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Fake accounts and real money


I have come to realize two things in my trading and blogging life here. First is that I am terrible at predicting in my previous post what I will feel like writing about in my next, and second, that trading a practice account is almost nothing like trading a real account.

But in my case maybe it should be.

I have mixed feelings about these magic little marvels. They’re great, you can start off with an account balance between $10,000 – $1,000,000 and if you triple it or blow it, at the end of the day, you hit the magic little reset button and you’re back to square one. While sitting at our desk in our bathrobe and slippers we begin to fancy ourselves as the next Soros. We’re brilliant traders. These miracles of fictitious finance stroke the ego because they take the bad emotions out of the game and make even the most novice of traders think they’re entitled to few grand a day.

That’s the key to real trading though isn’t it. In a practice account you say hey, I lost $10K yesterday in my trading, but that’s ok, I was up $25K the day before and I’ll probably be up again tomorrow. So long as we’re not trading recklessly, that’s great and hopefully we can transfer some of that fake success into solid financial gains.

Enter the real world of trading:

It isn’t like the practice accounts. There is no reset button. Sure, entries and exits, stops and limit orders are generally about the same (though that depends some on your broker doesn’t it). The charts still move the same, the ma’s and fibs still come in at the same levels. So we ask why aren’t we making any money? Why is my account going down? I don’t get it! This is frustrating! Trading sucks!!!

There are a few problems. First is that emotional aspect. Yes, everyone knows trading is emotional, everyone knows that if you’re emotionally attached to the money you’re making or losing then you’re trading too big. But to “know” these things and to apply them to our trading are two different concepts.

Second, (and basically a subset of the first) we aren’t trading the same. We make subtle changes in our trading style that skew the results. We are too conservative with our stops, or maybe too generous. We are more cautious in entering a trade and too fast to exit a winning one. Maybe we’re too slow at exiting our losers. (After all, price is going to come back…. I think… I hope…) Some of this probably isn’t conscious for the new trader.

Don’t get me wrong, paper trading is a good way to learn the ins and outs of the game. You learn the functionality of the platform and some of the general concepts. You can test different trading styles and systems and find out what works for you, but be careful here that you don’t change what you’re doing as soon as you go into the real world. You can learn money management, but it’s easy to overlook these rules when real money isn’t involved.

I think, as with many things in life, you need some skin in the game to know what it’s like to play. I can read all day about how to fix a car or make a bookcase, but until I turn on the table saw and get my hands dirty, I don’t actually know what it’s like. Even that doesn’t make you qualified to be a mechanic, but you get a better flavor of what you’re in for.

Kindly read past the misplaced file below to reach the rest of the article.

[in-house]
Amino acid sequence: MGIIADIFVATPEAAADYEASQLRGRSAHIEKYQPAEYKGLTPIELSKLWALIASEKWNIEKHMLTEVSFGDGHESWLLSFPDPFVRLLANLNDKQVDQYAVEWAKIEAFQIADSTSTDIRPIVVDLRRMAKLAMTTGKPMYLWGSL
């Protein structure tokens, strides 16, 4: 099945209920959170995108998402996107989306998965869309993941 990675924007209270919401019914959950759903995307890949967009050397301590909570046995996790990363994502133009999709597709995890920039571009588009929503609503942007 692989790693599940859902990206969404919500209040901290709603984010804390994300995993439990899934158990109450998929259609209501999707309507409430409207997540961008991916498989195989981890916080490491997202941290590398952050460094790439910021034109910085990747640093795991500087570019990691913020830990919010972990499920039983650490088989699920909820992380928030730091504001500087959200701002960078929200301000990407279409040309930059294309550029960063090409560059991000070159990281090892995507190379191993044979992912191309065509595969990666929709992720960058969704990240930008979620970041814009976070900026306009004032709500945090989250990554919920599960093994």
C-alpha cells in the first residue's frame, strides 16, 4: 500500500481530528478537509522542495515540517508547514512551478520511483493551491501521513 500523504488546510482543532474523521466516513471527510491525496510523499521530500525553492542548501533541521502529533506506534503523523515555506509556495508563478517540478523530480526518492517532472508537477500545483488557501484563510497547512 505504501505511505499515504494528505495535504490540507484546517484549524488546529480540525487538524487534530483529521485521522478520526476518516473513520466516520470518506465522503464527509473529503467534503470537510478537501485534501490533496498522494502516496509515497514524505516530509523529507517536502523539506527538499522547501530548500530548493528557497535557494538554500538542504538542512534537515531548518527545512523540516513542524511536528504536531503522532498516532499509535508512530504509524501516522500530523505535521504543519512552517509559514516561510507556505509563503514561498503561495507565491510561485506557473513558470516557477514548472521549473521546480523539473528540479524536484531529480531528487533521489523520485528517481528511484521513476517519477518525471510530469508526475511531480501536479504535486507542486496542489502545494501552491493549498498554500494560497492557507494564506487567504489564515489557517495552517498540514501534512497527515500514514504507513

Paper trading (at least when day trading forex is concerned) is a good way to learn the ins and outs of the system but a bad way to learn to trade. For anyone looking at trading, I would recommend paper trading for maybe two or three months tops. After that, put it away and don’t look back for a while. Take some true risk capital (whatever that may be $100, $1,000, $10,000) and learn what it’s like to be down a hundred pips. Try not to blow the entire account, but don’t be surprised if you do. Once you’re in the game a while, you’ll realize that risk capital isn’t the balance in your account, but rather your maximum allowable exposure in open positions at any given time. Today, I will risk x% of my account. But, in this account, your risk capital is your account. (More on this in a later post)

Why do I say all this?

I was going through some old files in my trading folder and came across one of the last practice accounts I played with. This one was fun, and it was by no means my first account. I’d been trading live before it but wanted to see what I could actually do in 4-6 weeks. Prior to yesterday, I’d forgotten what it was like to make truly obscene returns.

Would I trade this in real life? No of course not. Should I? If I can repeat these results, then yeah, probably. (that being said, the only thing that I trade differently between this account and my real ones is the position size. I had trouble getting excited making or risking a percent of the account that is generally considered reasonable)

So, learn to trade with a paper account, then go into a real account and learn that all you really know is how to open and close positions. Make and lose some money, then lean what it’s actually like to trade. I go through this learning process every day whether or not I place a trade.

  1. Hitesh permalink

    It’s excellent article. Thanks for sharing it, Dear. I would like to put your advise in real life.

    Thanks Again.

    cheers !!! 🙂

  2. Excellent post! I just got out of my 3-month demo account experience, and this is the first week trading live for me. Have a mentor that is guiding me through risk management/position sizing/and some strategies but they are all trend-based and as such I haven’t been able to find a trade all week! Anyways, that this post was quite valuable, keep up the good work!

    -el matador

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